Trump’s Syria strategy: no strategy at all

The President’s strategy toward Syria has two critical defects. First, there is no strategy. Second, President Trump has never sought congressional authorization for use of force in Syria — something that many have argued made his previous missile attack against Bashar al-Assad unconstitutional and makes any future unauthorized plans precarious at best. This is no way to deal with a complicated and deadly conflict that could spin out of control, especially if the United States intentionally or inadvertently engages Russia’s military.

It is important to first acknowledge that the use of chemical weapons is horrific. Assad’s suspected chemical weapons attack shows he is willing to go to barbaric lengths to hold onto power. The World Health Organization estimates that as many as 500 people — including children — were potentially exposed to toxic chemicals that can cause respiratory failure and nervous system damage. These reports underscore yet another heinous act in the long, calamitous conflict in Syria. In the seven-year war, more than 400,000 people have died and millions have been displaced. With Russia and Iran providing support for Assad, the challenges remain complex and unwieldy.

President Trump responded to the chemical weapons attack with characteristic tough-guy tweets, announcing plans to fire missiles at Syria and calling Assad “a Gas Killing Animal.” But the President’s threats of force are unlikely to accomplish much for one simple reason: There is no clear strategy guiding them. After over a year in office and 59 Tomahawk cruise missiles fired at the Assad regime, President Trump has neither articulated a plan for Syria nor seriously engaged with Congress on this issue.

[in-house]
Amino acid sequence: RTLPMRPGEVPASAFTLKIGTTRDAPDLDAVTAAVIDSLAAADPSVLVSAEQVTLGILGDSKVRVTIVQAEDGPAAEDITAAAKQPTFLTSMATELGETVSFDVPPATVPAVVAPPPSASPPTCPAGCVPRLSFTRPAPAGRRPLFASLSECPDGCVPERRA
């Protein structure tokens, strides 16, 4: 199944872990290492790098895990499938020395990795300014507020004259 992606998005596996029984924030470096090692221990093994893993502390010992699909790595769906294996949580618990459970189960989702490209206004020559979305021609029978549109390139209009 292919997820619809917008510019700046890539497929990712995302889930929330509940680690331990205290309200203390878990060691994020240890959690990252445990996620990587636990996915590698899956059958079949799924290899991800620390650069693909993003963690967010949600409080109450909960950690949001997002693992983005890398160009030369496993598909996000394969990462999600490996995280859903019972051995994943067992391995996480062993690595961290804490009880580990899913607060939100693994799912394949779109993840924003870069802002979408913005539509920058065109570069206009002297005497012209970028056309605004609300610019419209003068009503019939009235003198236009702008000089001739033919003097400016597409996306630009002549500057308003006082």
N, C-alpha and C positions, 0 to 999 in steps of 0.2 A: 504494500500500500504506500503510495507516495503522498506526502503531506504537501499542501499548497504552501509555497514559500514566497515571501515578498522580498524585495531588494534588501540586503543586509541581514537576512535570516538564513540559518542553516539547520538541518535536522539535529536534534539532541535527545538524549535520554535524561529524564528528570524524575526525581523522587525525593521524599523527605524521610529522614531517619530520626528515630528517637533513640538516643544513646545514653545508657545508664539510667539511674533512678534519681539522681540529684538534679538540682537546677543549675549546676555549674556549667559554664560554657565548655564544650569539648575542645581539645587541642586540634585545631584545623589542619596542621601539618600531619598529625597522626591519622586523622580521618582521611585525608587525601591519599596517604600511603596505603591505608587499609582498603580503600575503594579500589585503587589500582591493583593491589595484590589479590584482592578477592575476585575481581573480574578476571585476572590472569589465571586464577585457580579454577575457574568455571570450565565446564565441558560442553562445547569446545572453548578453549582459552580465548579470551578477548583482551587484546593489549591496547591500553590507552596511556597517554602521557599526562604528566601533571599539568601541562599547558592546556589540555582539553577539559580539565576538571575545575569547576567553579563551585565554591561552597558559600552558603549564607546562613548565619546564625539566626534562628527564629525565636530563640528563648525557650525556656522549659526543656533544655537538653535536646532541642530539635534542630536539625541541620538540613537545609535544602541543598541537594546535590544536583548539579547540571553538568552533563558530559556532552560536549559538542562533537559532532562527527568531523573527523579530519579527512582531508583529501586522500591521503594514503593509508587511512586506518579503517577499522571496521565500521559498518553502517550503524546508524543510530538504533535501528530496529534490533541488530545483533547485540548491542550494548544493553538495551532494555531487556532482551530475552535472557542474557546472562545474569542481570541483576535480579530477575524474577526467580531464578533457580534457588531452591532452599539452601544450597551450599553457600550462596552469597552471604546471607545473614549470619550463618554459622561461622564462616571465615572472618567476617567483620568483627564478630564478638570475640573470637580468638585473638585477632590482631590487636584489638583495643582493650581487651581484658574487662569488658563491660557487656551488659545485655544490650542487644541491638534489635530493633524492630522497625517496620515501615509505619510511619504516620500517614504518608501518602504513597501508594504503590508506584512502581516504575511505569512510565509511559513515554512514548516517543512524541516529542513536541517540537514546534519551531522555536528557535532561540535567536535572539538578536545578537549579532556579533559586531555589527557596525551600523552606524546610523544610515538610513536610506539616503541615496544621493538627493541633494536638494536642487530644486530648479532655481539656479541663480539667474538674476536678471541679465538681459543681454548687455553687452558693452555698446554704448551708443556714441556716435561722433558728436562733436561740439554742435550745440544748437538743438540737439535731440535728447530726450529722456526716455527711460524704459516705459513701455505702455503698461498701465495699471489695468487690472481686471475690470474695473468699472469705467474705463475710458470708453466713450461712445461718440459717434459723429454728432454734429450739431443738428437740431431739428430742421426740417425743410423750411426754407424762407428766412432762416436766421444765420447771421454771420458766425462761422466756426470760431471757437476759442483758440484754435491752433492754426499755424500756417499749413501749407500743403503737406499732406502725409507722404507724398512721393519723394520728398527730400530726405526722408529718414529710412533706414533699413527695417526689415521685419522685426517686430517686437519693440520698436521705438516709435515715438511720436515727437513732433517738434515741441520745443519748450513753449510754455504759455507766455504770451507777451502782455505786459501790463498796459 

A mercurial plan of action may have worked in the Trump Organization board room, but it’s a disastrous tactic in foreign affairs. Just last week, the President called for pulling out of Syria. On Wednesday, he threatened launching missiles at Syria. Next week, who knows? The US cannot implement a cogent strategy on the world stage if no one is sure whether to take the President seriously. As a member of the US Congress on the Foreign Affairs Committee, I feel in the dark — I can only imagine how the American public and our allies feel.

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